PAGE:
So, you’re asking, if there are so many different ways to talk about performance, how exactly is Google going to measure my site? Great question! For this coming update, Google’s got a need…a need for speed…and good UX.
How Does Google Measure Page Performance?
In 2020, Google introduced Core Web Vitals, their measurements for page speed and performance (which are based on a significant amount of testing and research). While there are a number of different factors that affect a page’s overall score, there are three that have the biggest impact on your page ranking.
Largest Contentful Paint (LCP)
Your LCP score represents the amount of time it takes for a page’s main content to load. While some metrics like Speed Index and First Meaningful Paint are more about the bigger picture, LCP helps analysts understand (roughly) when a user can see the biggest part of content when a page loads.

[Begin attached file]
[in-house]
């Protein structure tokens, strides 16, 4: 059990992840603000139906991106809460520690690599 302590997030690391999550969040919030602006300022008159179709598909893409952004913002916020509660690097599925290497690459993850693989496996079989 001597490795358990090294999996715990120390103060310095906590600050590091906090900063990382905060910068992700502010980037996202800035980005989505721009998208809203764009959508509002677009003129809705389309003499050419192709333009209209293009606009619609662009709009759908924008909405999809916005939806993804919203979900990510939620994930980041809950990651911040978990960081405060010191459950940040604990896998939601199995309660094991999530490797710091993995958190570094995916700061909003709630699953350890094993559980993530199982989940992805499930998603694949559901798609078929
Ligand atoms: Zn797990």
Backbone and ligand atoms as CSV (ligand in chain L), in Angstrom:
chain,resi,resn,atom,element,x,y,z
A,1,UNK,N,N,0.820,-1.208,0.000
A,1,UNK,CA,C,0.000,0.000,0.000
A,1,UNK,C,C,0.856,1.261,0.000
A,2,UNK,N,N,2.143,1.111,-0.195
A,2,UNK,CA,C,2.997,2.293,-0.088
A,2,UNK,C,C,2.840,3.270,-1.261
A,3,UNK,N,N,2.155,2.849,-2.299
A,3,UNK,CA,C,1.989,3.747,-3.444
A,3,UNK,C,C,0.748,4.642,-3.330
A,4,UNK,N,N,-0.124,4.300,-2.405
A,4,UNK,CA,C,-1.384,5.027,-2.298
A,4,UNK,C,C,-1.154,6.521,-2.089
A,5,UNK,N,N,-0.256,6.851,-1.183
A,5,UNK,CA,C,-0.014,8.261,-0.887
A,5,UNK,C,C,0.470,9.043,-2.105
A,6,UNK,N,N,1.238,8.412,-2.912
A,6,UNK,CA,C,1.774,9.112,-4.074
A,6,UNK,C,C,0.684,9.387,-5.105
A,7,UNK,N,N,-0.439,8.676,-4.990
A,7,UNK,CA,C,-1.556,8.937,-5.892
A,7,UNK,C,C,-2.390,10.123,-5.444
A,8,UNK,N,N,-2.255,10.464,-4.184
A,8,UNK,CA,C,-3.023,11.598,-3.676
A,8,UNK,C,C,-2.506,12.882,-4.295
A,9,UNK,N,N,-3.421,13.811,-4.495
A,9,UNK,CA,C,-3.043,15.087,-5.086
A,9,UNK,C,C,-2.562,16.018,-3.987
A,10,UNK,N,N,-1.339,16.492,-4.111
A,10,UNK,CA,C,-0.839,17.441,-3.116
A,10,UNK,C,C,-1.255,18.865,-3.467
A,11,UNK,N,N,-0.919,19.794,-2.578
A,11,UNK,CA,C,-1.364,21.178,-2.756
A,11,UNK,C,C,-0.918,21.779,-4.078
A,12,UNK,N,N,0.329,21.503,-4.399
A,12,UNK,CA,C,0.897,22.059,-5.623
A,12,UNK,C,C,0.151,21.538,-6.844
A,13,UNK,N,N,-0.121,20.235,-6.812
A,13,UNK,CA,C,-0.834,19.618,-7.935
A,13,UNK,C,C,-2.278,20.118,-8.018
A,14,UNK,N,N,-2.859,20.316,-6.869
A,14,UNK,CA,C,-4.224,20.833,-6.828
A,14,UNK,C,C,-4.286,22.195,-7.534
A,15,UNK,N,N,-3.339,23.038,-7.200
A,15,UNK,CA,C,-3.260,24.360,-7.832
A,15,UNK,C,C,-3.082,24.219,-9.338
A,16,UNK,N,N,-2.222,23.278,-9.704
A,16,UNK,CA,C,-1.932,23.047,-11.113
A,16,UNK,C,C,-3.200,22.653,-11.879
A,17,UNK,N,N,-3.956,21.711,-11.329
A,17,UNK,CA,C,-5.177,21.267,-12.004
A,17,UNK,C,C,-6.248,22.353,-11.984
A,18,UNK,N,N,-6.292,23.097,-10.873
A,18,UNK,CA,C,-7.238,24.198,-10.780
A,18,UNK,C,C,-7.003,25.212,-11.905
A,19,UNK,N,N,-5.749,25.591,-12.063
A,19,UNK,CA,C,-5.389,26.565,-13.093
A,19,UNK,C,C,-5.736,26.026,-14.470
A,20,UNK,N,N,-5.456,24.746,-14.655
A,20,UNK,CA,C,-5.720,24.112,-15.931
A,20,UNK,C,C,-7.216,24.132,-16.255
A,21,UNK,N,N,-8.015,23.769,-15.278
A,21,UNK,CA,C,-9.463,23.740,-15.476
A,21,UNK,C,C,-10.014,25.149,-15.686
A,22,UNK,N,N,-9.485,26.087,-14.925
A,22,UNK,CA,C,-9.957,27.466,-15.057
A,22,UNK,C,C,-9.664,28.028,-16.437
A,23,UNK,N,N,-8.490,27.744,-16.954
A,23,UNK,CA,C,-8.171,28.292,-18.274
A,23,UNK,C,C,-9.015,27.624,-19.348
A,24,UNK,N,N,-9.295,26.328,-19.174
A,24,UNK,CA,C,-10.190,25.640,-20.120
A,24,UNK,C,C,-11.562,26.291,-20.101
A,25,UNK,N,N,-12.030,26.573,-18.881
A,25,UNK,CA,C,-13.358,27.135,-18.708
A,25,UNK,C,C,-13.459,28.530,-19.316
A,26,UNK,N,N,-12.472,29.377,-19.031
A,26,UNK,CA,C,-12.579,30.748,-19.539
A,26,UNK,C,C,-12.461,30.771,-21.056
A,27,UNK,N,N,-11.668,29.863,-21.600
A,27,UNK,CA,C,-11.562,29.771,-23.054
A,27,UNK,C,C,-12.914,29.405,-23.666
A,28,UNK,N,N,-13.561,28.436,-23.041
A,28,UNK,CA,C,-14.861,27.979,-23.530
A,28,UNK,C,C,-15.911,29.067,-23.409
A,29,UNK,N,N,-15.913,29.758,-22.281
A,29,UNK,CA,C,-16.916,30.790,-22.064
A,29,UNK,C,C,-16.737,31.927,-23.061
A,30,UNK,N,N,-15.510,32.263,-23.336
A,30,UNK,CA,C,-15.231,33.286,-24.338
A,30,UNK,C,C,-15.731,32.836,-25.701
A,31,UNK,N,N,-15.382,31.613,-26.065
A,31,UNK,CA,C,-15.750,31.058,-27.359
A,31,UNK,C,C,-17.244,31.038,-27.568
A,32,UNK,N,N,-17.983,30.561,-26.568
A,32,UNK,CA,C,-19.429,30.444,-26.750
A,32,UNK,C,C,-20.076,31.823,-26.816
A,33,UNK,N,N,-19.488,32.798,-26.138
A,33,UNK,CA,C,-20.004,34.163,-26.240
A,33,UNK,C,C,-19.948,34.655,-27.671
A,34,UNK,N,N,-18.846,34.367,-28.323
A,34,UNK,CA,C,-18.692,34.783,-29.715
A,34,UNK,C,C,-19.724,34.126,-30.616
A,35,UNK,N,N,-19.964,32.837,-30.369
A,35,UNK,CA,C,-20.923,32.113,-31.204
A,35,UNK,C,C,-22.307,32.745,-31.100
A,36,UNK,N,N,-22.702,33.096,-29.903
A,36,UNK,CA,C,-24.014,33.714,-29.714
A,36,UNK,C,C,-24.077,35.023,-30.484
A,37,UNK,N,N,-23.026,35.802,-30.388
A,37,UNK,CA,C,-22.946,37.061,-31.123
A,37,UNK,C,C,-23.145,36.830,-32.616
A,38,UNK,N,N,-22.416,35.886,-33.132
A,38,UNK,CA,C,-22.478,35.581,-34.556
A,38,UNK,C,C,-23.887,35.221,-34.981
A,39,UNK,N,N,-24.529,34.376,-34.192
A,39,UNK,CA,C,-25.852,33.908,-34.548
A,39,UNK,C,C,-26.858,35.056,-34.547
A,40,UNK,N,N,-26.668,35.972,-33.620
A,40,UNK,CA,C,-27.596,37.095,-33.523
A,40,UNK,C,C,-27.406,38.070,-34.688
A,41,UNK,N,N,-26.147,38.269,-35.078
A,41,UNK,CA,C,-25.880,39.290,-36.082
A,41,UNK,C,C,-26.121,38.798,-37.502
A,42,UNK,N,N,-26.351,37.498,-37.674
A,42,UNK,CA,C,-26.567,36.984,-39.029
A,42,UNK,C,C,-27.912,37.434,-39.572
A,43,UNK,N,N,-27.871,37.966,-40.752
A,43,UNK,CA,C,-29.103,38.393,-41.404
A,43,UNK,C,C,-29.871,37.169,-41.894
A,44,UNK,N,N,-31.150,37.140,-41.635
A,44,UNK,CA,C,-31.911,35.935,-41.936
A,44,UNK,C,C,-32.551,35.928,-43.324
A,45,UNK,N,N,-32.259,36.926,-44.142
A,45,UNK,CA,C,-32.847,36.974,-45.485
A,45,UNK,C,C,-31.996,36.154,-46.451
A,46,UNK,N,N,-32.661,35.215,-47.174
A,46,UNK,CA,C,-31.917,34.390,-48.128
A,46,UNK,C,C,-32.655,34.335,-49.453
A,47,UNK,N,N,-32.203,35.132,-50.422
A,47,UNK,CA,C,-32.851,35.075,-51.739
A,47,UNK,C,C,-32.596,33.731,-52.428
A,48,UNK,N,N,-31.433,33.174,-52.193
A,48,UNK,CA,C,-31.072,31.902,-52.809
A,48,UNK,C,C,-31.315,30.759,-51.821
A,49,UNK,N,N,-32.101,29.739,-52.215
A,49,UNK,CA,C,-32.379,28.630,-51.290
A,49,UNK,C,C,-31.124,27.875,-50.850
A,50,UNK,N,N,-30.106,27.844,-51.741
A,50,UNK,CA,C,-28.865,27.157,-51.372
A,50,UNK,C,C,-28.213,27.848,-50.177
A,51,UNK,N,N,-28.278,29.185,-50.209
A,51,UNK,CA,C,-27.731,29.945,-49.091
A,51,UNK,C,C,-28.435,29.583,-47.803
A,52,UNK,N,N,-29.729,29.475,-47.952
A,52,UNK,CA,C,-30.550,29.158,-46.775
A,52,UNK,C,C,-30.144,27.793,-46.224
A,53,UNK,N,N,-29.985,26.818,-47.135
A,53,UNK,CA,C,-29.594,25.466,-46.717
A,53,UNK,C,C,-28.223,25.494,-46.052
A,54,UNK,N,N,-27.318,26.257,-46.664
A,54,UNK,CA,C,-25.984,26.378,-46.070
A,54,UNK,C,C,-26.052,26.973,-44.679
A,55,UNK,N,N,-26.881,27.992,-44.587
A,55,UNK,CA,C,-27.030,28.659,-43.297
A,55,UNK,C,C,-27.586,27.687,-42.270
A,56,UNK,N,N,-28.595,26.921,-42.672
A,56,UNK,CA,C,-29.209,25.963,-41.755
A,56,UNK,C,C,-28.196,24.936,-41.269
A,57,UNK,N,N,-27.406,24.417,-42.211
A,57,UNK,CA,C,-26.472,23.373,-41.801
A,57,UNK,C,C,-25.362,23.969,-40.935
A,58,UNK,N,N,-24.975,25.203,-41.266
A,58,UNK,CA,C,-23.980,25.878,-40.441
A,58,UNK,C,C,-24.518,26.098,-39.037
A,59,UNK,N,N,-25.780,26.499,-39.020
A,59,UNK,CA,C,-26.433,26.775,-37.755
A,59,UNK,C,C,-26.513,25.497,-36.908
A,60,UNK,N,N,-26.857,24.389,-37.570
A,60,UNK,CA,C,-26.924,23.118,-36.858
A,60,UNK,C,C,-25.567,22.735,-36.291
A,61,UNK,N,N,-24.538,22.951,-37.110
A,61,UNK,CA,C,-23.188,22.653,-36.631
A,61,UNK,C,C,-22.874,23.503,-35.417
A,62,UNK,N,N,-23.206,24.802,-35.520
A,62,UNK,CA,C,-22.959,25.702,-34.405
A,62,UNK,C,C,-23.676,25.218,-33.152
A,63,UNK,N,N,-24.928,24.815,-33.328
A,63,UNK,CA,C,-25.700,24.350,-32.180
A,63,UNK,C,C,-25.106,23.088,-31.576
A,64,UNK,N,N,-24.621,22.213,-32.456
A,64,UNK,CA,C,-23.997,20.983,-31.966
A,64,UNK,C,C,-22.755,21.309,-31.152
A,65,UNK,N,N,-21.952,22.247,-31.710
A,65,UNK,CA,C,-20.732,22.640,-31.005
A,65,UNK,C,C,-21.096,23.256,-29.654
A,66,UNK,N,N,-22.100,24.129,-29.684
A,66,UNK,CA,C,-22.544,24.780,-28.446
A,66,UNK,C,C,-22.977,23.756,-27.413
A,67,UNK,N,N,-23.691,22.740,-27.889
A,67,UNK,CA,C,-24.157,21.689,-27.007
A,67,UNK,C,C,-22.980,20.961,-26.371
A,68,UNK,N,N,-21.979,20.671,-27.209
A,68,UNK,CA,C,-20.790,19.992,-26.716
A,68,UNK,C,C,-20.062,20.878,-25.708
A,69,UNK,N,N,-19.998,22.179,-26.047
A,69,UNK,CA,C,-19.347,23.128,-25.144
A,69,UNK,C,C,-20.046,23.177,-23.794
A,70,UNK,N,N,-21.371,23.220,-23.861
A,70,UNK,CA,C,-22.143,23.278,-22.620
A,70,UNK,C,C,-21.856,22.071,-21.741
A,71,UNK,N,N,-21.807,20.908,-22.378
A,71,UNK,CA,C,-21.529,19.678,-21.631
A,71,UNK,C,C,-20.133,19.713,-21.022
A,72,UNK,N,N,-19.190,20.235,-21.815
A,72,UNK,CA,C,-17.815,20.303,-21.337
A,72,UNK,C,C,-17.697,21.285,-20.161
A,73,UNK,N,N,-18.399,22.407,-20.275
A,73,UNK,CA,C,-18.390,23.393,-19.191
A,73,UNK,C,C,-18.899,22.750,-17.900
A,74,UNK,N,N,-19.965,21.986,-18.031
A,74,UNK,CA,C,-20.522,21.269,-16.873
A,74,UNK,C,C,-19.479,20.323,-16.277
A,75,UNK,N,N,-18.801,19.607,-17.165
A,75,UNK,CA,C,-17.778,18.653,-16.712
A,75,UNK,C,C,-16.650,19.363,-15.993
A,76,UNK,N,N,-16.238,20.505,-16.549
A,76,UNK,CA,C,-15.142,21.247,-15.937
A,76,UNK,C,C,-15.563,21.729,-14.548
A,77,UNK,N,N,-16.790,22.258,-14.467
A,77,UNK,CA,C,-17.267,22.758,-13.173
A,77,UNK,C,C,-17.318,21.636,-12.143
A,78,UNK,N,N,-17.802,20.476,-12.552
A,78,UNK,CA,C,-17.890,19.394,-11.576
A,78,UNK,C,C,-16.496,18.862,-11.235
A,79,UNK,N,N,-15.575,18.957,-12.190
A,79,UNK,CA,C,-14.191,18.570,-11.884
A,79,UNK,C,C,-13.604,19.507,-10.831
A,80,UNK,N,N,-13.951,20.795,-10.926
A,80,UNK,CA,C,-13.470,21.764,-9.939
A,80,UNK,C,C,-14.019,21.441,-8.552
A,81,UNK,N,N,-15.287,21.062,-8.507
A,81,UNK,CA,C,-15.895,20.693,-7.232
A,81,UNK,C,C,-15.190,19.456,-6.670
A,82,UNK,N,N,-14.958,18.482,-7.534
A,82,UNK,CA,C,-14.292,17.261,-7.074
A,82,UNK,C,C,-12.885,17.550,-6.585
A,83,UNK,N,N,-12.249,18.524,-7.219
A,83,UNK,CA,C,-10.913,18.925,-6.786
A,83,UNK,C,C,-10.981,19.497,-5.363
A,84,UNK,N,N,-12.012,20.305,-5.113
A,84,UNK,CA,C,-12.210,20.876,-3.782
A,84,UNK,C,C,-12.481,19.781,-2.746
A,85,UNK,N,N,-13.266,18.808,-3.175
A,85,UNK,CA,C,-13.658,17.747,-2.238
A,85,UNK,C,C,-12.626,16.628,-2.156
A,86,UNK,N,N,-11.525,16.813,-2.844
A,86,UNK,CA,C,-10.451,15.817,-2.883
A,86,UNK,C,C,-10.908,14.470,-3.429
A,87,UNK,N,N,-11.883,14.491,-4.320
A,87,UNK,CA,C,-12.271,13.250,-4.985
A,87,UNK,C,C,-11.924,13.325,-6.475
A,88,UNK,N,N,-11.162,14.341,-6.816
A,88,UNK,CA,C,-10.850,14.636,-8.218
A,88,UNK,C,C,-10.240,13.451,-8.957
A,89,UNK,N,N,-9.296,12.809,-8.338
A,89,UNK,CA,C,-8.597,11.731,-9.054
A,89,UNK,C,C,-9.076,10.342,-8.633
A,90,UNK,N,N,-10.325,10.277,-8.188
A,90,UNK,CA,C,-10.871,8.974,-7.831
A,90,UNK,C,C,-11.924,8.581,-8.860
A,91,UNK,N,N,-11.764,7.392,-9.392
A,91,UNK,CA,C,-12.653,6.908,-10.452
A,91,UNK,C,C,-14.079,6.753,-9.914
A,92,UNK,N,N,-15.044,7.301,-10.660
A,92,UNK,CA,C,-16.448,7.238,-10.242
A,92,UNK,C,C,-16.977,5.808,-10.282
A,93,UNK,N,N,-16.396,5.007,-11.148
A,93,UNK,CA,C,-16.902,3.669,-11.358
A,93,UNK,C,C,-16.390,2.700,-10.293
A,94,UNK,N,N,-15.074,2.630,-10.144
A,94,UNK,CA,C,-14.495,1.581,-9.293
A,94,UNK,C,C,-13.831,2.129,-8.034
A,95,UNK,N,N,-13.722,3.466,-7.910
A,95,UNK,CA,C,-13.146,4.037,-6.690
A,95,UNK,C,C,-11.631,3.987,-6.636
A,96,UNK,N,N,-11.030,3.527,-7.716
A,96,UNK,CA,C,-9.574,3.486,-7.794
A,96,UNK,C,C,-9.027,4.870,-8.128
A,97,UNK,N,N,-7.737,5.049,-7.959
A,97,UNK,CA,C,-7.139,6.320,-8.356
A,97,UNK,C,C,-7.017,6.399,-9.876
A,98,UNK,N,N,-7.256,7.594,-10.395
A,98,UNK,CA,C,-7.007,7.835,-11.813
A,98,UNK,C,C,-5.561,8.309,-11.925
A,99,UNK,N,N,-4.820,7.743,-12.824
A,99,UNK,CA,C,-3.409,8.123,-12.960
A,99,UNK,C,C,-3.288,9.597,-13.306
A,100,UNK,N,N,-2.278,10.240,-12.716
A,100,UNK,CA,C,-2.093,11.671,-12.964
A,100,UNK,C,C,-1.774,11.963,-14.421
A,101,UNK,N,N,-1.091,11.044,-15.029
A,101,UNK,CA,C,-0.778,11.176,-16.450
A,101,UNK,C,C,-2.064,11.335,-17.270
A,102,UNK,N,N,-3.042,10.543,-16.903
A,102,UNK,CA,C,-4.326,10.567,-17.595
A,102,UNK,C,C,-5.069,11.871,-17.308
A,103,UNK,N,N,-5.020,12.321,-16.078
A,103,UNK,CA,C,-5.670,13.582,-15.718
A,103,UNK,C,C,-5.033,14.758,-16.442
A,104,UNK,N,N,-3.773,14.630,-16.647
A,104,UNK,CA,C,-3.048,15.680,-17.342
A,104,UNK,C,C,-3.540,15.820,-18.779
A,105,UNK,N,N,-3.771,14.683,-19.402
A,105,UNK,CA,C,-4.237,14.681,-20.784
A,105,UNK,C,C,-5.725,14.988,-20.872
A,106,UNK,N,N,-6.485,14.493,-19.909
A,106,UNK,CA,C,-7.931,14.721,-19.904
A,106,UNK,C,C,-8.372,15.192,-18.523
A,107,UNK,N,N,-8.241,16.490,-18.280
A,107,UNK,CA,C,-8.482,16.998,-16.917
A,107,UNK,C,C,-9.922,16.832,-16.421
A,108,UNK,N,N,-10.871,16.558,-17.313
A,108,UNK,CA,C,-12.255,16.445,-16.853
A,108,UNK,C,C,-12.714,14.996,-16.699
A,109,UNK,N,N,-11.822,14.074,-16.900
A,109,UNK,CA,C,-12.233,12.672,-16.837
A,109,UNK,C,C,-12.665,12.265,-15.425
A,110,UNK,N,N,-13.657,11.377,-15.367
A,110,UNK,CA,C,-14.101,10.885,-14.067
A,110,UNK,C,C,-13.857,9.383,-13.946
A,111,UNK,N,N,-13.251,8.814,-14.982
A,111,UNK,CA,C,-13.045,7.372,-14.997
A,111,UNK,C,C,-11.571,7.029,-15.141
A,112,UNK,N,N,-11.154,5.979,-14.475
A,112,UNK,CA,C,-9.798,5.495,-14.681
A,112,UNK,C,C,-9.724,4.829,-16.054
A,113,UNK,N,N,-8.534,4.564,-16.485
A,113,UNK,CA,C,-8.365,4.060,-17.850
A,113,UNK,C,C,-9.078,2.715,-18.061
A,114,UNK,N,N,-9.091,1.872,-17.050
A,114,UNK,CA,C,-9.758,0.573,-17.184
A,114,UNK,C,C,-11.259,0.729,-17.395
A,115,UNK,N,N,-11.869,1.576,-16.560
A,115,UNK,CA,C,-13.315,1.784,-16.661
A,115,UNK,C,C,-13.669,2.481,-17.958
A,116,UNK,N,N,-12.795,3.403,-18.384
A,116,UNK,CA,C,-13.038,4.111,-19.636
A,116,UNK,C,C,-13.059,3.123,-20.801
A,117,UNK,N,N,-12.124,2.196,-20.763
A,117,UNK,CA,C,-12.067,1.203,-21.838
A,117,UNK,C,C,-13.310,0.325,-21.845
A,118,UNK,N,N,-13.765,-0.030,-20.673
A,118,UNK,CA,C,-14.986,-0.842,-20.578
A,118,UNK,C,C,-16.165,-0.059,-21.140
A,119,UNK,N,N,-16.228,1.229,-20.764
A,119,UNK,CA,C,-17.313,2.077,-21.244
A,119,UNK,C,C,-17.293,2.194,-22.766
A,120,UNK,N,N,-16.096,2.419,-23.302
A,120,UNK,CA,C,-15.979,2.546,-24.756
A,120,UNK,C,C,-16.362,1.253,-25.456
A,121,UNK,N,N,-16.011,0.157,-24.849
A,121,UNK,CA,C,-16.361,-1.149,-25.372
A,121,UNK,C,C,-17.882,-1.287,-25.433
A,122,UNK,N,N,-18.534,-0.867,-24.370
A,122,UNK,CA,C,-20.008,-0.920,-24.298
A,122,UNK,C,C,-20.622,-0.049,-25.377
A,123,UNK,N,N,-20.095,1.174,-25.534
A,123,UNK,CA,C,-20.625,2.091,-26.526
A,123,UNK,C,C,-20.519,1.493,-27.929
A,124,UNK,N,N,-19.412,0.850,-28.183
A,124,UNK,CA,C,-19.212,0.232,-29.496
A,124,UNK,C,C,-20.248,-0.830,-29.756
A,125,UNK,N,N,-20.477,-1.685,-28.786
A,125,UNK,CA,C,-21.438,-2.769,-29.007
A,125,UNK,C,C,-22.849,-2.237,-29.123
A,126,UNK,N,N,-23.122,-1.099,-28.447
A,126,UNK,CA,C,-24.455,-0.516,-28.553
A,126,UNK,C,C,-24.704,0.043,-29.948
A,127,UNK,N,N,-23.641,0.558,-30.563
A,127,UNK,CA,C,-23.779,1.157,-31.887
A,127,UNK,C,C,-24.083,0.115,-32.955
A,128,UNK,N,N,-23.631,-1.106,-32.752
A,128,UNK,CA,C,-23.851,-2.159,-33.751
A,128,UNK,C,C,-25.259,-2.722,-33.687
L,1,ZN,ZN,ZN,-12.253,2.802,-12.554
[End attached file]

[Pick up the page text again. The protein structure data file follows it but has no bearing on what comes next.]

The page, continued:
How Is LCP Score Determined?
PageSpeed Insights determines a page’s LCP score by looking at when in a page’s load cycle certain elements are loaded, including:
- Background images loaded using the function
url()instead of CSS gradient,
- Text nodes or inline text elements inside block-level elements,
- And much more.
First Input Delay (FID)
In a push to create a more ‘user-centric’ Internet, Google has introduced an FID score to core web vitals. What is FID? If a user clicks on a link or button, they expect an almost instantaneous reaction. FID measures how long it takes for a site to respond to that action.
While FID isn’t the end all be all of page speed and performance indicators, it is a good indicator of how well your site functions in real conditions. A user’s device, browser, processor, and memory availability can all affect FID, so in addition to the Total Blocking Time & Time to Interactive which can be lab-measured and are part of the Lighthouse scoring, your Google Search Console will show the real experience your visitors are getting..
Cumulative Layout Shift (CLS)